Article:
Last week I wrote about using visualization to start doing something you’ve been putting off. You can also use visualization to uncover some hidden blocks. Here’s how.
Go somewhere you won’t be distracted. Bring a notebook and pen because you will want to take notes. Get comfortable and close your eyes. Now imagine that you have achieved everything you have been striving for in your work. Maybe you are now the CFO of a large company. Maybe your business has topped five million in sales and you are hiring your tenth employee. Whatever it is, be as specific as you can.
Picture yourself with as much detail as you can: how do you look? What are you wearing? What’s your expression — relaxed, grim, excited? What are you doing — meeting with a lot of potential clients, hunched in front of your computer, shaking hands with the board members? How are those around you treating you? How much time do you see yourself having for family, relaxation and vacations?
Open your eyes and write down what you saw. Don’t gloss over any negatives — they are the most important indicators of internal blocks. Now write down how you felt. Were you happy, relaxed, excited? Were you relieved? Did you feel blah, bored, or disconnected?
Now close your eyes again and imagine how others are reacting to your success. Include employees, partners, and clients or direct reports, co-workers, and bosses of course. But also think about other important people in your life, like your significant other, your kids, your parents, your siblings, your friends. It doesn’t matter if they are estranged or even dead for this exercise. If they were important to you, for good or bad, include them. And don’t lump them together, but think about each one individually. Imagine what they are saying to you when you tell them how well you are doing. Now imagine what they are really thinking.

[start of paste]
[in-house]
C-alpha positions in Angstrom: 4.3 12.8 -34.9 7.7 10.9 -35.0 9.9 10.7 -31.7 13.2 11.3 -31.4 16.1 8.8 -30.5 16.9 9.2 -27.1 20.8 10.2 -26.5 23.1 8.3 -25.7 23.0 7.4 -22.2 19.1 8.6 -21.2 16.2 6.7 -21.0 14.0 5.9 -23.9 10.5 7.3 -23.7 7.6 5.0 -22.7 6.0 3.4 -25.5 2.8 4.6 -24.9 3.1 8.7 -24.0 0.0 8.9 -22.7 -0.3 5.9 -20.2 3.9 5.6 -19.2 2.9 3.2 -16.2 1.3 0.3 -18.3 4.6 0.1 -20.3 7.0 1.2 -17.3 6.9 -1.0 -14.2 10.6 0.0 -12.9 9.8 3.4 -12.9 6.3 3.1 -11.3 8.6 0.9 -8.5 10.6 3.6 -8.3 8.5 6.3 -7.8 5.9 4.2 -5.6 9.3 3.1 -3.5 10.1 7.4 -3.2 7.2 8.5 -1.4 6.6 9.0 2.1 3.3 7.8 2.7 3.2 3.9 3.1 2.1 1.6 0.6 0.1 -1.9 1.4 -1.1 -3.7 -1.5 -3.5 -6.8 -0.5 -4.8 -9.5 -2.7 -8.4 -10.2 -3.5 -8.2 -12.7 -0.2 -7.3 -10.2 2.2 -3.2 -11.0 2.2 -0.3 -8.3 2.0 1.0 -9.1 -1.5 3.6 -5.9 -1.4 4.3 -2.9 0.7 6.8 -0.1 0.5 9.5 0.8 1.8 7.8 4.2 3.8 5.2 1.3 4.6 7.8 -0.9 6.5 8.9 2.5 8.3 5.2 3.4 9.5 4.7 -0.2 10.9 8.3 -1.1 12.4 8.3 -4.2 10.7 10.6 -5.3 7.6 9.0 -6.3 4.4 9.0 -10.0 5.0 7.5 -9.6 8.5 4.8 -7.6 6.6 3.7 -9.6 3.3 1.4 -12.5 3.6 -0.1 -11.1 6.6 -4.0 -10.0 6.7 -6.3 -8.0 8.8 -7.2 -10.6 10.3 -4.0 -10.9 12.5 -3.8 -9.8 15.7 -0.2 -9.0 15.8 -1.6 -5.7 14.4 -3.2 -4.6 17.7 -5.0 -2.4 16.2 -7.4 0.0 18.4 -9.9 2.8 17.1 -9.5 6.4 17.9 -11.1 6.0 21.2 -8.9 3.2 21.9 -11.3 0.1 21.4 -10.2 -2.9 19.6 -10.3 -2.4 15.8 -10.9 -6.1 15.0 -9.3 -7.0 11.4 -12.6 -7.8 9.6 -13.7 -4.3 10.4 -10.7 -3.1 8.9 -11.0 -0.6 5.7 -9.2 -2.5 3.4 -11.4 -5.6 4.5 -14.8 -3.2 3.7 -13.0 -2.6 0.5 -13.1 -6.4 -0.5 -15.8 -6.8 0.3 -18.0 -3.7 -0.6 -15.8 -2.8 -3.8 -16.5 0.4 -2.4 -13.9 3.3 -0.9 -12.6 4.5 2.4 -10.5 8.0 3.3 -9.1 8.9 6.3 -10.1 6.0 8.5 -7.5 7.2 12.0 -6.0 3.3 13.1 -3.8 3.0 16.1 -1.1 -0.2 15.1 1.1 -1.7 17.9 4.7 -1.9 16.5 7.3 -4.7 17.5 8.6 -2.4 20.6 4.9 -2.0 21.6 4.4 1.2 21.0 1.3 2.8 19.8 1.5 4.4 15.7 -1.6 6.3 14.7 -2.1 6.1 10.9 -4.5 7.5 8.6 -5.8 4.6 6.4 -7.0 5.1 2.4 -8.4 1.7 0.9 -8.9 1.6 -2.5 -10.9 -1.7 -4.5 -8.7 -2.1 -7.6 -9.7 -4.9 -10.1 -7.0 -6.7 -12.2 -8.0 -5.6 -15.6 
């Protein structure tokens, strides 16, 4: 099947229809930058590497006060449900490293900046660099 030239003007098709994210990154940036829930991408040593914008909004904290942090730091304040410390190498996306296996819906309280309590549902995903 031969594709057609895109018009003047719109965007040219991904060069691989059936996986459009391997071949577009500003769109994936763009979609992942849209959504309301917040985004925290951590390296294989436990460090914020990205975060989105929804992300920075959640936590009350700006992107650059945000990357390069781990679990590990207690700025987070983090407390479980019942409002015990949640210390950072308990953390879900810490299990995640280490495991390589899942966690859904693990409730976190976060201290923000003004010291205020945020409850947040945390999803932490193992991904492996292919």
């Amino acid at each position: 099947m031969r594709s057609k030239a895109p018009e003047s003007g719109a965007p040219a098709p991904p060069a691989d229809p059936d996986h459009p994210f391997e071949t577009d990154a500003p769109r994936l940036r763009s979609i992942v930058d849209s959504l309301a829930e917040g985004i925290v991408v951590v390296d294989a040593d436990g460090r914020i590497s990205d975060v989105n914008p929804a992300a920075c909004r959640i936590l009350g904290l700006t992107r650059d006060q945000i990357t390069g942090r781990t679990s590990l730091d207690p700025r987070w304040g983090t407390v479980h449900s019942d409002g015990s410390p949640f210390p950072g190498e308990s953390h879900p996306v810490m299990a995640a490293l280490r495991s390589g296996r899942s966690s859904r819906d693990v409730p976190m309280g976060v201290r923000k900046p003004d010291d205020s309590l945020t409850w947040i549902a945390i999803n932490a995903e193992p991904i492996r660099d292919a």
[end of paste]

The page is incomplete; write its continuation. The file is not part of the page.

Open your eyes and write down the highlights and lowlights of what you heard. Did your sister sneer that now you’re too important to come to family get-togethers? Did your golf foursome complain that you have nothing to talk about since you can’t join in the weekly bitch-session? Did your father secretly think that he’s not good enough now that you’re so successful? Write it all down, even the responses that came up that you know they would never have in real life. Next write down the feelings you had while telling them of your success: Generous? Excited? Grateful? Resentful? Angry? Enervated?
One more time: close your eyes and picture yourself with all your goals achieved. What are you going to do next? Enjoy your new position? Sell the business and start another one? Take more vacations and finally start to enjoy yourself? Retire early and go into teaching? Go on a permanent vacation?
Now, look back over your notes. First, notice the negative reactions of others, real or imagined. Make a note of them. These are likely some internal blocks for you that you will want to work on. Sometimes just recognizing that you imagined a response that would never actually happen is enough to let go of the block. It can also be enough to look at a belief that someone might be angry or envious of your success and realize that it is just not that important to you. Sometimes it takes more effort to get beyond such a block. Either way, identifying the block is the first step to getting rid of it.